FIG. 16 shows the overall process of determining and using fracture profiles obtained by analysis of radar returns from a down-hole radar ranging tool. In a first step 291, a down hole tool is designed, adjusted, and calibrated for measuring fractures up to a certain length. In step 292, the typical parameters are determined for radar wave propagation and interaction with a fracture. In step 293, the radar tool is put down a well bore to find the beginning of a fracture, and to measure actual parameter values for the rock formation and the fracture. In step 294, radar returns are measured at each depth increment of the fracture while the tool is raised or lowered incrementally in the well bore. In step 295, the height of the fracture is determined as the distance between the two depths where significant returns just begin or end as a function as depth. In step 296, for each wing of the fracture, the measured radar returns are pattern matched against the radar returns for the two families of typical fracture profiles having heights closest to the measured height of the fracture. Execution continues from step 296 of FIG. 16 to step 297 of FIG. 17.

In step 297 of FIG. 17, for each wing of the fracture, a trial solution for the profile of the wing is calculated by interpolation among the typical profiles having the best matching radar returns. The interpolation is a weighted average using weighting factors that are respective coefficients of correlation between the measured radar returns collected for each wing of the fracture and the simulated radar returns of each of the best matching typical profiles. If the error between the measured returns and the best matching returns of a typical profile is not less than a threshold (and if the number of iterations has not become greater than a preset maximum number), then execution continues to step 299 to begin an iterative process. In step 299, for each wing of the fracture, the last calculated trial solution is perturbed to produce at least two more trial solutions. For example, the last calculated trial solution is scaled up slightly in the length direction to provide a second trial solution, and the last calculated trial solution is scaled down slightly in the length direction to provide a third trial solution. In step 300, simulated radar returns are calculated for the new trial solutions using the measured parameter values and the radar wave propagation model. In step 301, for each wing of the fracture, the measured radar returns are pattern matched against the radar returns just calculated for the new trial solutions. Execution loops from step 301 back to step 297.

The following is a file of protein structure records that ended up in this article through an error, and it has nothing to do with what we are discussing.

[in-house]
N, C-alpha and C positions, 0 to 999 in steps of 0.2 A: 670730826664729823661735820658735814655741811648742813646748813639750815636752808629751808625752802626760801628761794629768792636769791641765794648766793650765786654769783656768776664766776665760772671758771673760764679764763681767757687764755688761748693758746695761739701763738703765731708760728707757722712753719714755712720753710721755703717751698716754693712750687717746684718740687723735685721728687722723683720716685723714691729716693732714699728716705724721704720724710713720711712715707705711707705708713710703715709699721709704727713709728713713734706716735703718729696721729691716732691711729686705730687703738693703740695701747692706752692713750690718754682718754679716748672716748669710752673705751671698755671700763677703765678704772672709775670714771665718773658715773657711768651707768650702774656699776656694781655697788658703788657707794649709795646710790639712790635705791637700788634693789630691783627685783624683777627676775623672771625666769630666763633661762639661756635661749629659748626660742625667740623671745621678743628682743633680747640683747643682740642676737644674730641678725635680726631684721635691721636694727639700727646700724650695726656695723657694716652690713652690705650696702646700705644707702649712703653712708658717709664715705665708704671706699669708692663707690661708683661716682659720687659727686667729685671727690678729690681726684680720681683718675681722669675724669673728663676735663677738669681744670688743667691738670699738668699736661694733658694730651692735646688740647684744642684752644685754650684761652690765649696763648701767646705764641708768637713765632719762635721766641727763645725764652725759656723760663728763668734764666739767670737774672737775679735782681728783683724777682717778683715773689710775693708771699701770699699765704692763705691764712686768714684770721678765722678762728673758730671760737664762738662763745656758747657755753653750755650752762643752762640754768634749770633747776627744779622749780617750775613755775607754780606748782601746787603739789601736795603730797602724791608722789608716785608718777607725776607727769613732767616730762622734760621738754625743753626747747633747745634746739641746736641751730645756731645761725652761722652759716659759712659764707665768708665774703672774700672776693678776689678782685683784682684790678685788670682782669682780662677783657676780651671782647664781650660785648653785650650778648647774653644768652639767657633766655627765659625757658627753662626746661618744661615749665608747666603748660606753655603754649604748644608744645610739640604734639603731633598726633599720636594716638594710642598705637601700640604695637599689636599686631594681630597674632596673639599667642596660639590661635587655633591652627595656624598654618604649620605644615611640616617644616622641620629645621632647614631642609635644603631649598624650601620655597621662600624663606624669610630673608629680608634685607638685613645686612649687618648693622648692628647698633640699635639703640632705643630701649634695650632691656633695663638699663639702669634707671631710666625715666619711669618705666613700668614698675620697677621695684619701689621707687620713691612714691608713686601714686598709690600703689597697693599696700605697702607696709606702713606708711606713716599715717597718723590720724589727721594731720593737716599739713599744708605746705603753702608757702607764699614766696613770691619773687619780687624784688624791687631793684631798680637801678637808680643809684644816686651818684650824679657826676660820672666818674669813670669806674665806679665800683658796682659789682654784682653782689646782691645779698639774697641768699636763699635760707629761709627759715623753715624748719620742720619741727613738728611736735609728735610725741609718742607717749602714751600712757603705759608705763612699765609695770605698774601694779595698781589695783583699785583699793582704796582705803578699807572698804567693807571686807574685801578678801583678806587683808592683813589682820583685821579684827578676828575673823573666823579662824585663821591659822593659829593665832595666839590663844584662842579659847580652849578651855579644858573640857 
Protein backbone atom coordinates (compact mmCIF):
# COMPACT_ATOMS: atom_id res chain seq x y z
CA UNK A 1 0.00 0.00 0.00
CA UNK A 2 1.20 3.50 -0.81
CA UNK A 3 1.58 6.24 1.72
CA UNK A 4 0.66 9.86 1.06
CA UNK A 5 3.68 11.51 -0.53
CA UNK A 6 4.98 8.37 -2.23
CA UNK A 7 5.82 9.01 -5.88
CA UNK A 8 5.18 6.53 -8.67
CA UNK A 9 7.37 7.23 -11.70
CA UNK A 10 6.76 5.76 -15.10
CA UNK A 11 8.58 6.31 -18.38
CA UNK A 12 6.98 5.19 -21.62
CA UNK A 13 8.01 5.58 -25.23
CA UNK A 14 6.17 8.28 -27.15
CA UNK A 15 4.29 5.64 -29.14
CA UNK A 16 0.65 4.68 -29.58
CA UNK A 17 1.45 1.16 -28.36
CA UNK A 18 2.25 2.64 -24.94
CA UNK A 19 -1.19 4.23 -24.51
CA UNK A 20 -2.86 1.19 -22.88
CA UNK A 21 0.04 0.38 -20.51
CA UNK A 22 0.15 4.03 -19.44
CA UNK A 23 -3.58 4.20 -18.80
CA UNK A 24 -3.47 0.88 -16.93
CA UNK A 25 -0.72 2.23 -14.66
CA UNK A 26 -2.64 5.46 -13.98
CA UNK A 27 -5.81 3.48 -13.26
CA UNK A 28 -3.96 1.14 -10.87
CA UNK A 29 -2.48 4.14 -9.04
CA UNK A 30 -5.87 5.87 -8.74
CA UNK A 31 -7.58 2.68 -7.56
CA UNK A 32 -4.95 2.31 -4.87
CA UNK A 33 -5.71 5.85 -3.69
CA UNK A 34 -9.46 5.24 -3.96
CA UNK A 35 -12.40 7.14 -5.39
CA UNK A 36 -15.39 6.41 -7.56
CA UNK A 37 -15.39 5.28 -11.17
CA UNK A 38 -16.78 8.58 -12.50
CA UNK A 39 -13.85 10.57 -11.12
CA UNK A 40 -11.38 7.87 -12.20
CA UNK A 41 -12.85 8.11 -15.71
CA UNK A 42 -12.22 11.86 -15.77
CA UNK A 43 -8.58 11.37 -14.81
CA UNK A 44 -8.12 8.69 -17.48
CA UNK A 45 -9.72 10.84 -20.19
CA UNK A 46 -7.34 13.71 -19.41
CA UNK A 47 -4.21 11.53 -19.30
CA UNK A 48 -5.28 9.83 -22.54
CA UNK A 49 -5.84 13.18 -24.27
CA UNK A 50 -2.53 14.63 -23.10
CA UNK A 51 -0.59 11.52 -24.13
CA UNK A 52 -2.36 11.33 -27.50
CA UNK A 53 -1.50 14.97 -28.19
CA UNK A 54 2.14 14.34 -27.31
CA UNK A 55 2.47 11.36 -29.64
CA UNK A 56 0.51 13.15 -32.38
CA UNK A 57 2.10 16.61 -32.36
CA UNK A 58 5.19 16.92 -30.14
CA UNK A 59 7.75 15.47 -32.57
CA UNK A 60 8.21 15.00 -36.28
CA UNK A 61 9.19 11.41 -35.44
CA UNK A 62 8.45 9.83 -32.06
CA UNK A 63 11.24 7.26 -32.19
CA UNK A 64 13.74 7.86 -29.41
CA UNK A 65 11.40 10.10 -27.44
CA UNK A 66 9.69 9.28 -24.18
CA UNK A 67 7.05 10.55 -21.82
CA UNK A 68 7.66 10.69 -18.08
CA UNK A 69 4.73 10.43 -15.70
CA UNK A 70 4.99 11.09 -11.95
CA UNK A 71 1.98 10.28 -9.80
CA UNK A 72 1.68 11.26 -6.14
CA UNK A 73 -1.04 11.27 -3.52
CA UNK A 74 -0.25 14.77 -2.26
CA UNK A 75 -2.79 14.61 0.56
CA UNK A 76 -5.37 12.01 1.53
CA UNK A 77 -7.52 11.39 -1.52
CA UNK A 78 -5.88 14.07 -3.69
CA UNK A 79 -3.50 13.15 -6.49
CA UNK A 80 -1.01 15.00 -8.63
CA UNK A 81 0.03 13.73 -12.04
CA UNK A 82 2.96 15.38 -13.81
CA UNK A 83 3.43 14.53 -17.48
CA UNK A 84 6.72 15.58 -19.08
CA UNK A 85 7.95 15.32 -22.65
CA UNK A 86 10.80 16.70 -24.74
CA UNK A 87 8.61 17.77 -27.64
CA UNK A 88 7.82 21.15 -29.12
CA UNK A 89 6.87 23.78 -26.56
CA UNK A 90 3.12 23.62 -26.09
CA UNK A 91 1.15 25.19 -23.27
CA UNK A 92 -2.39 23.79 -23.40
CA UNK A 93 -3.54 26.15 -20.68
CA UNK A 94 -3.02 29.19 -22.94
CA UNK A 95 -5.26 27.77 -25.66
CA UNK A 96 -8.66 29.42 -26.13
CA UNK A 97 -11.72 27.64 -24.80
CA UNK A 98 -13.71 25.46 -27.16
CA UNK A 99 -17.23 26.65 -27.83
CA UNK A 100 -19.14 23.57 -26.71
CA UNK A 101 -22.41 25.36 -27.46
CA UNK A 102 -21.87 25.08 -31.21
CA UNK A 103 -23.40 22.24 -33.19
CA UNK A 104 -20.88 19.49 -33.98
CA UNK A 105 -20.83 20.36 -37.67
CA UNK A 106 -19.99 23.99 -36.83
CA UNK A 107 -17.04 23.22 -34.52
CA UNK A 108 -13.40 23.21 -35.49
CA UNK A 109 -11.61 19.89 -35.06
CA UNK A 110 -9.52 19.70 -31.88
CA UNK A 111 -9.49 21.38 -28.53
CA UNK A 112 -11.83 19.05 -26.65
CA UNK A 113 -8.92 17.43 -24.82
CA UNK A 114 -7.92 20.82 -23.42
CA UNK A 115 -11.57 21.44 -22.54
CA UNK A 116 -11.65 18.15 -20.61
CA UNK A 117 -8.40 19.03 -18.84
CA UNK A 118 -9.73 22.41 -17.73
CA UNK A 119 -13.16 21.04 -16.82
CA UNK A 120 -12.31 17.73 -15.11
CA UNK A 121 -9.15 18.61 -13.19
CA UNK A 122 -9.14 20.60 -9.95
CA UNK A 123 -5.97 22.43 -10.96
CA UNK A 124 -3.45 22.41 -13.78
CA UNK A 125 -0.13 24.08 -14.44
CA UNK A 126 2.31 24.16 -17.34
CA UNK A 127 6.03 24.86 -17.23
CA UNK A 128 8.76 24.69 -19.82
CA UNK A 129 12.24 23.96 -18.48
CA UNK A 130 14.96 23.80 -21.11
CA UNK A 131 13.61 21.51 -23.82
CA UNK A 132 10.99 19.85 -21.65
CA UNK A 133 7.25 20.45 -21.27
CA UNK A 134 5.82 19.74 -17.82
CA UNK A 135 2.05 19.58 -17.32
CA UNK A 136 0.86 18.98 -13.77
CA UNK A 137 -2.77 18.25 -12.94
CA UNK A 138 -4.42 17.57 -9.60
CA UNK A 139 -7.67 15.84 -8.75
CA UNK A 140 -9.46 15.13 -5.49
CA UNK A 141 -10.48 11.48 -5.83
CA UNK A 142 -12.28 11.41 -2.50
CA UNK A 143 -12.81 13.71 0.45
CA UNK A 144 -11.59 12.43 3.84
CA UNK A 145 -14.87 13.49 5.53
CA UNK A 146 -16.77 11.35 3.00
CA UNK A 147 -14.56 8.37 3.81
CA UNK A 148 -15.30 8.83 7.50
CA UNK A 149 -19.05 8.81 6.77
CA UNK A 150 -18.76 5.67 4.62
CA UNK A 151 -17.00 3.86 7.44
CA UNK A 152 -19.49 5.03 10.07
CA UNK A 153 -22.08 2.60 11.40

Eventually, in step 298, execution branches to step 302. In step 302, the profiles of the wings of the fracture are used for diagnosis of well stimulation conditions and selection or modification of well stimulation or production methods.